Nearly 40 years of satellite data from Greenland shows that glaciers on the island have shrunk so much that even if global warming were to stop today, the ice sheet would continue shrinking.
The finding, published today, Aug. 13, in the journal Nature Communications Earth and Environment, means that Greenland’s glaciers have passed a tipping point of sorts, where the snowfall that replenishes the ice sheet each year cannot keep up with the ice that is flowing into the ocean from glaciers.
King and other researchers analyzed monthly satellite data from more than 200 large glaciers draining into the ocean around Greenland. Their observations show how much ice breaks off into icebergs or melts from the glaciers into the ocean. They also show the amount of snowfall each year–the way these glaciers get replenished.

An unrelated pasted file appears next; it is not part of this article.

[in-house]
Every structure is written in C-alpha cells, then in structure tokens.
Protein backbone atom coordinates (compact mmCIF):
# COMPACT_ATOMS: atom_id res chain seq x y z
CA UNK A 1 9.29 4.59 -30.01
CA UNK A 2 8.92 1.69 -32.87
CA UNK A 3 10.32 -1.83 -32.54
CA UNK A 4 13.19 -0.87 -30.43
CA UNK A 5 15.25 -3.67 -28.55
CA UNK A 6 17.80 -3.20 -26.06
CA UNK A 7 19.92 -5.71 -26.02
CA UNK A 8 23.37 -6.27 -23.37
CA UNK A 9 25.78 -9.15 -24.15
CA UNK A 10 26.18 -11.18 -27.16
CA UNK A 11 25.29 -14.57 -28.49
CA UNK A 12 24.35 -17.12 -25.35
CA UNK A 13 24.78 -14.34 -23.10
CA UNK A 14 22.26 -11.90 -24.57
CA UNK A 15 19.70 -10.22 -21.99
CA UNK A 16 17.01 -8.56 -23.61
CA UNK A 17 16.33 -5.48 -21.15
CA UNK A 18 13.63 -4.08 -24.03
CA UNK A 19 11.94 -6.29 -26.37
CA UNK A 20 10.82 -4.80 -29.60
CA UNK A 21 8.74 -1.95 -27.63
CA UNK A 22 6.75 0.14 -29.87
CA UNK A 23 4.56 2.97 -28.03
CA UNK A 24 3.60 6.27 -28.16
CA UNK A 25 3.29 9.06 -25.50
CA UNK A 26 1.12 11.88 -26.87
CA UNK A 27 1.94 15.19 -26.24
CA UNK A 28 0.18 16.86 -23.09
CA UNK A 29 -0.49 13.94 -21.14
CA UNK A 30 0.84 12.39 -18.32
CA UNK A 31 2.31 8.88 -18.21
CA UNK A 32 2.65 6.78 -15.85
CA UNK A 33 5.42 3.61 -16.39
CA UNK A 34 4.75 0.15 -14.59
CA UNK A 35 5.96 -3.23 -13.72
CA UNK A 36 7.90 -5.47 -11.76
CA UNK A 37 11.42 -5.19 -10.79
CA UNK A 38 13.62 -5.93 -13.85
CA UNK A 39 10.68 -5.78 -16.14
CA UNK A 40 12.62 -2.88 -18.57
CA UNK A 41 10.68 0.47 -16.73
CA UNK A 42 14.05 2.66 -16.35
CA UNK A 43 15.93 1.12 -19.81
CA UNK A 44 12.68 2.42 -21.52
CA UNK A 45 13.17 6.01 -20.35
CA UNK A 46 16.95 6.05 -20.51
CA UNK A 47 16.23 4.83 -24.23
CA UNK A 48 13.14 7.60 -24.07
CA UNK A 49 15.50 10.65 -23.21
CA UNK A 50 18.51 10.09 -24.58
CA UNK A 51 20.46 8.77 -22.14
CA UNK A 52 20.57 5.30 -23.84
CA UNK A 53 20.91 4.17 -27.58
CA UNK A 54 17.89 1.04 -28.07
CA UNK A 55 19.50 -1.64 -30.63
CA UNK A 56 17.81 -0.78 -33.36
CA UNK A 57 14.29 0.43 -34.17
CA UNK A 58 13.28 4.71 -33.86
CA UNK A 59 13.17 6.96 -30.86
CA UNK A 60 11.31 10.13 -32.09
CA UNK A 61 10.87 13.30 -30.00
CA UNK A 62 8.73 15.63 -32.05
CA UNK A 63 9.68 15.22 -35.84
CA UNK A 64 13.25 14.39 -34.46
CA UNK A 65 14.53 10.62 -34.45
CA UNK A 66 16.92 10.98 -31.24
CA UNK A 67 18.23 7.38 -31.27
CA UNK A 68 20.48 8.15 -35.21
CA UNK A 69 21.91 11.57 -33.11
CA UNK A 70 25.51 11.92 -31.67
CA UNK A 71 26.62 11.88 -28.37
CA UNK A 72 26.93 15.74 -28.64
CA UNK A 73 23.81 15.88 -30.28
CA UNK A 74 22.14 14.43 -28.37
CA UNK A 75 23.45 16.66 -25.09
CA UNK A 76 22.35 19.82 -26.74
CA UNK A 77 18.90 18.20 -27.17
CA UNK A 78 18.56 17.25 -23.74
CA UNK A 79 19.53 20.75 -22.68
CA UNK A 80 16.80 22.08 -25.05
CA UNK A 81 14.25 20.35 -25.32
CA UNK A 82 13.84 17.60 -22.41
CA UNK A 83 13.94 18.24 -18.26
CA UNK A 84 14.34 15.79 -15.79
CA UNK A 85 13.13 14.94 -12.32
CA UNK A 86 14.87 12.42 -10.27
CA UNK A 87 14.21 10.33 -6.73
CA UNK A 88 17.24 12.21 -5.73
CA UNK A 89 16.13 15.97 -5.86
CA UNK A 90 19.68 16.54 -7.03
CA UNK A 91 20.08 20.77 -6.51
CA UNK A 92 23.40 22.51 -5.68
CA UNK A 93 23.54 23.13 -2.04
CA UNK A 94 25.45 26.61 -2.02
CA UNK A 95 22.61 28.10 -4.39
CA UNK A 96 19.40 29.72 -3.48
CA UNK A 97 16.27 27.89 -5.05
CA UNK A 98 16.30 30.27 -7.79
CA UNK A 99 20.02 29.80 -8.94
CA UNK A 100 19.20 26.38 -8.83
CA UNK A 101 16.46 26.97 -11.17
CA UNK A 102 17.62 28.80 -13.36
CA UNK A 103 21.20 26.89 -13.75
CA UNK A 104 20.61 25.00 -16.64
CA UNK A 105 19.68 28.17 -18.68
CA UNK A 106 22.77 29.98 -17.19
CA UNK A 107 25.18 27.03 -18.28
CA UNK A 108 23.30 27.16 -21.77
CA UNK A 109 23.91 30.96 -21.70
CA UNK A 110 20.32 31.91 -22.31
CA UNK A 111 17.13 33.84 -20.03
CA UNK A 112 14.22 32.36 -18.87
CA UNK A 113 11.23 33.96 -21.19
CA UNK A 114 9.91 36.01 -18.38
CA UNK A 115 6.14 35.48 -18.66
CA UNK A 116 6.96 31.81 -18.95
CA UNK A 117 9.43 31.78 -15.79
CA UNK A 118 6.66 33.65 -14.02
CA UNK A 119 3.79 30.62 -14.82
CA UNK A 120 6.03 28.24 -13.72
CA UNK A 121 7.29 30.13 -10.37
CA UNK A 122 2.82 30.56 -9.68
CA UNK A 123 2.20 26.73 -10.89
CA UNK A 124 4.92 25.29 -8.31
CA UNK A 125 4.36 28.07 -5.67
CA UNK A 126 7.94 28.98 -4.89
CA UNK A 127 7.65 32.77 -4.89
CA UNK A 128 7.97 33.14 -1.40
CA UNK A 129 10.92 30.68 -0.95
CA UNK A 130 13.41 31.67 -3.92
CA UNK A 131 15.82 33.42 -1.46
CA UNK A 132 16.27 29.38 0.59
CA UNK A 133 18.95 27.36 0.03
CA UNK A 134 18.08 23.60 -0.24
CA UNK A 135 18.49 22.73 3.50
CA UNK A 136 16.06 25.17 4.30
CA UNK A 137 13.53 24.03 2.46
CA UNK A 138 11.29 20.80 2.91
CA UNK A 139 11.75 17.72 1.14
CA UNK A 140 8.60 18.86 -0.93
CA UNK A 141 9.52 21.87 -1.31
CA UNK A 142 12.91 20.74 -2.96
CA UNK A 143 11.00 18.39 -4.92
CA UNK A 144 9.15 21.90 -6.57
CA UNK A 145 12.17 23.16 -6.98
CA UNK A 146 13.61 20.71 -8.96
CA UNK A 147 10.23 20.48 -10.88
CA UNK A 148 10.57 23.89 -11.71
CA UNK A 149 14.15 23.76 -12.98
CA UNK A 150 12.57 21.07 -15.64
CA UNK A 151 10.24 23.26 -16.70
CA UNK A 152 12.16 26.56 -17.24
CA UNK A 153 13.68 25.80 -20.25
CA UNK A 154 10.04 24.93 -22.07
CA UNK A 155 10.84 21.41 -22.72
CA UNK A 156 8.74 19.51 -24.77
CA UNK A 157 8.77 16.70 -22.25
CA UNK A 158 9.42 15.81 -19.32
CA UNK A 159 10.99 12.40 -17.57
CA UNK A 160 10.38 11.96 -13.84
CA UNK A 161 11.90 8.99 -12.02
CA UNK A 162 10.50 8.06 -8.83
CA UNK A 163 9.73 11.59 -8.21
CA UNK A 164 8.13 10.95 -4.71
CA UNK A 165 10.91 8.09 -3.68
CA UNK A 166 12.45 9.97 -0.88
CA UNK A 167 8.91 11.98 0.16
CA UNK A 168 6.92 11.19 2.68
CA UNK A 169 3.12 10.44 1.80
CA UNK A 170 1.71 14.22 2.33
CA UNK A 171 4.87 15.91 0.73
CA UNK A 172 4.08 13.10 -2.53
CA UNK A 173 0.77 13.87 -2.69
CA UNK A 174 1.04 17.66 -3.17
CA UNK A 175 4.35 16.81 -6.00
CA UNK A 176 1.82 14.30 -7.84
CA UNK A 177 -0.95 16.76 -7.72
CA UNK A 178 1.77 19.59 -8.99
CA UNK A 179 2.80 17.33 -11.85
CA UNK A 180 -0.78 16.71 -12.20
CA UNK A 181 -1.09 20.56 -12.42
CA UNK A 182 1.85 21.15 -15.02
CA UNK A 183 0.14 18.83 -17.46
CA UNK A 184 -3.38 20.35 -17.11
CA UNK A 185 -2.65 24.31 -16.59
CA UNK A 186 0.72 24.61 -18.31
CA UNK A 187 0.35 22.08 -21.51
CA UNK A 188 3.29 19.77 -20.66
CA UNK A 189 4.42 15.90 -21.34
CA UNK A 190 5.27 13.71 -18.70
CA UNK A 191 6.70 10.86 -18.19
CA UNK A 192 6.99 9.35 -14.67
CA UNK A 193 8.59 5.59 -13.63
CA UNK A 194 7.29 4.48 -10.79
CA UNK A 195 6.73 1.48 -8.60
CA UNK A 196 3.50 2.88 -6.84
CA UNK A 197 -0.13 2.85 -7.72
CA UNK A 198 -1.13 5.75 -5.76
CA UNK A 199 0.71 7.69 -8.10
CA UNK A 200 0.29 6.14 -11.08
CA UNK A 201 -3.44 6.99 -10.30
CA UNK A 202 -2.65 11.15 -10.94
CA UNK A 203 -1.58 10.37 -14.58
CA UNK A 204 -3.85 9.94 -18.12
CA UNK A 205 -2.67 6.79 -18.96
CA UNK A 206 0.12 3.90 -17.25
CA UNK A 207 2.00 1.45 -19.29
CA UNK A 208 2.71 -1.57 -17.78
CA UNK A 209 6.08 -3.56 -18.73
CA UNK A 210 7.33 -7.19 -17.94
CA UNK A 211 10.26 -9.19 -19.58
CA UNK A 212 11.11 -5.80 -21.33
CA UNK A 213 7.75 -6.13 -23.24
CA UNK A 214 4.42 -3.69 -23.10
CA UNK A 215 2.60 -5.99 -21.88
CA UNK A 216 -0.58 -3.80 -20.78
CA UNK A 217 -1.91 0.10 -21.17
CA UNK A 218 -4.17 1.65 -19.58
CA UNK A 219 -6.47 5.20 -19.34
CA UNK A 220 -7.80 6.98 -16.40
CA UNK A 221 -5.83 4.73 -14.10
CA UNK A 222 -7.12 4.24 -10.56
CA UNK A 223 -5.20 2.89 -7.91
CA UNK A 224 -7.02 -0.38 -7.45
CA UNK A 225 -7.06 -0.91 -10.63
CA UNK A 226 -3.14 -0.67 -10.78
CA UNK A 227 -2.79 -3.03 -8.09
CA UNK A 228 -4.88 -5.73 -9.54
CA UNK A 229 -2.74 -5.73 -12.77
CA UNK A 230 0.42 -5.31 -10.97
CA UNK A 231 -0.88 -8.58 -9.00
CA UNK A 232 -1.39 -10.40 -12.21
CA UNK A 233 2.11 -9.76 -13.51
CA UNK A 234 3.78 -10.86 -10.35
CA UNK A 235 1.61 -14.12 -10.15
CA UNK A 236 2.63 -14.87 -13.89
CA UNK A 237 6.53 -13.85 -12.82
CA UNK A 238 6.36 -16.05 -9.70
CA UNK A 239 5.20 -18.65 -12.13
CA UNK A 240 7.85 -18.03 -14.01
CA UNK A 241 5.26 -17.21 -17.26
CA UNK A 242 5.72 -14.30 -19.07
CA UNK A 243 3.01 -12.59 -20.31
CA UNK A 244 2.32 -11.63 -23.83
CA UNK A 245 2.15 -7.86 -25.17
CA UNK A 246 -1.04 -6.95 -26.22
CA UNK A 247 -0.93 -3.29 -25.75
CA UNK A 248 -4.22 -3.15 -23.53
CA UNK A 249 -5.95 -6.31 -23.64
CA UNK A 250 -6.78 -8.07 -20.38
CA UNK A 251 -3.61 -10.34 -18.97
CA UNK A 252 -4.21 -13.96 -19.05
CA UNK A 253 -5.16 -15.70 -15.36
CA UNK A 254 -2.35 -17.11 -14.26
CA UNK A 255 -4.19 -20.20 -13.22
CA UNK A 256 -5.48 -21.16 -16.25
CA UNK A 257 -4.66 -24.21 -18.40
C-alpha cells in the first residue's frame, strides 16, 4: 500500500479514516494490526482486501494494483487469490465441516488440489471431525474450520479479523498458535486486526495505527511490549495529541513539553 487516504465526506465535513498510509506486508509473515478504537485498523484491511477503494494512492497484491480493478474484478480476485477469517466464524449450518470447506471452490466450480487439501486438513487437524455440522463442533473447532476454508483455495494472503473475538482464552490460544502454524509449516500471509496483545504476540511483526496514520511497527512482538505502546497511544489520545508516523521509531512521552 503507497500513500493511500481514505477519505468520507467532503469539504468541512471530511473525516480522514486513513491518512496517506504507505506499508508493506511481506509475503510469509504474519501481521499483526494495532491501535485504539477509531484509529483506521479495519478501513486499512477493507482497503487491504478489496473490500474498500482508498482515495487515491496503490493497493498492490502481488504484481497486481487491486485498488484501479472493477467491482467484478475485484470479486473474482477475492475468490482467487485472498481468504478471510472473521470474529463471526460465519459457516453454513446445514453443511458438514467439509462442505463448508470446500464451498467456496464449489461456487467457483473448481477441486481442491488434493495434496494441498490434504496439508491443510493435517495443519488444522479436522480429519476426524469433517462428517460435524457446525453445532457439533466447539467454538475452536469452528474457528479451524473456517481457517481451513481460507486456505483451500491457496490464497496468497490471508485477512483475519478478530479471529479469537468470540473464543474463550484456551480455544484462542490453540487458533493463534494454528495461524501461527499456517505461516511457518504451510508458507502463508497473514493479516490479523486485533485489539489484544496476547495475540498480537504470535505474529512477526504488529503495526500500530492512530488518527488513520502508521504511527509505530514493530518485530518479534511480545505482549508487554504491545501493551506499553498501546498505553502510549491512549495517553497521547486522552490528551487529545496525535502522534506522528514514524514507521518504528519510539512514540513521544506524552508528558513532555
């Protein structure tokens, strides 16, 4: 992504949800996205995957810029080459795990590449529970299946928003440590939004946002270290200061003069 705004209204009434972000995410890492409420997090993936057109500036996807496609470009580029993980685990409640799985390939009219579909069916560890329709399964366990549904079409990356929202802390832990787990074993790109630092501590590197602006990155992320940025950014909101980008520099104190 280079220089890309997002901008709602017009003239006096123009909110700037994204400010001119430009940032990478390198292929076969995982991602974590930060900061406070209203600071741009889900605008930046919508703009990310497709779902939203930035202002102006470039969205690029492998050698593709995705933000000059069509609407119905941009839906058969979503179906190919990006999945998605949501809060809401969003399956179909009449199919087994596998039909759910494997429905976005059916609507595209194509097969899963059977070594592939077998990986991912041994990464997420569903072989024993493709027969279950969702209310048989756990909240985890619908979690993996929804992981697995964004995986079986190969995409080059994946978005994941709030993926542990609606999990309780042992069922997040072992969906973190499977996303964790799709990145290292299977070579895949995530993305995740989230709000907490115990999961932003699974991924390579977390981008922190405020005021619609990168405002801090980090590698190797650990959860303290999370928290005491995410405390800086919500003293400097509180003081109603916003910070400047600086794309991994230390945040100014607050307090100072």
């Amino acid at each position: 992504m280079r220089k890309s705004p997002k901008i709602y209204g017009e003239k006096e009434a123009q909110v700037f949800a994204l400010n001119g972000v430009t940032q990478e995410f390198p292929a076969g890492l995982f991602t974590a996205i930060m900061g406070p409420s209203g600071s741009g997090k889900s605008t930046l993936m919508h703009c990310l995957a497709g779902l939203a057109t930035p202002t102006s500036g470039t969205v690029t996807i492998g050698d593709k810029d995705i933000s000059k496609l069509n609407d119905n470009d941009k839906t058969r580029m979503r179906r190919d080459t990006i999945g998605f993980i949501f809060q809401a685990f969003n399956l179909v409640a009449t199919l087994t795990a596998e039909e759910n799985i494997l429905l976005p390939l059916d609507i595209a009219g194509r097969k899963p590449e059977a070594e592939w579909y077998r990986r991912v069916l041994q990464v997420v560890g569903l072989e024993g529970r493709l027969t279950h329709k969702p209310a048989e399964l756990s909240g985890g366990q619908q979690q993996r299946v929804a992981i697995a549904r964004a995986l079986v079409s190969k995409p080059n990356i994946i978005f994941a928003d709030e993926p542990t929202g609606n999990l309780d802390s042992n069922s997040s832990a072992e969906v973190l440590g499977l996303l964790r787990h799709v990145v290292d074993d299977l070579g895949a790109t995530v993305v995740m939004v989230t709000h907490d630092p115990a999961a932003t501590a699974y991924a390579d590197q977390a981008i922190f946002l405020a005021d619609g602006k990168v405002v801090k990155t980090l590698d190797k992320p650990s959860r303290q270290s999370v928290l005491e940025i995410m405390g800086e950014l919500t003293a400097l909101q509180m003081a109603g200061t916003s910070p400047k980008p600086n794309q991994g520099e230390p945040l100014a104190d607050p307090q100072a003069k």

The researchers found that, throughout the 1980s and 90s, snow gained through accumulation and ice melted or calved from glaciers were mostly in balance, keeping the ice sheet intact. Through those decades, the researchers found, the ice sheets generally lost about 450 gigatons (about 450 billion tons) of ice each year from flowing outlet glaciers, which was replaced with snowfall.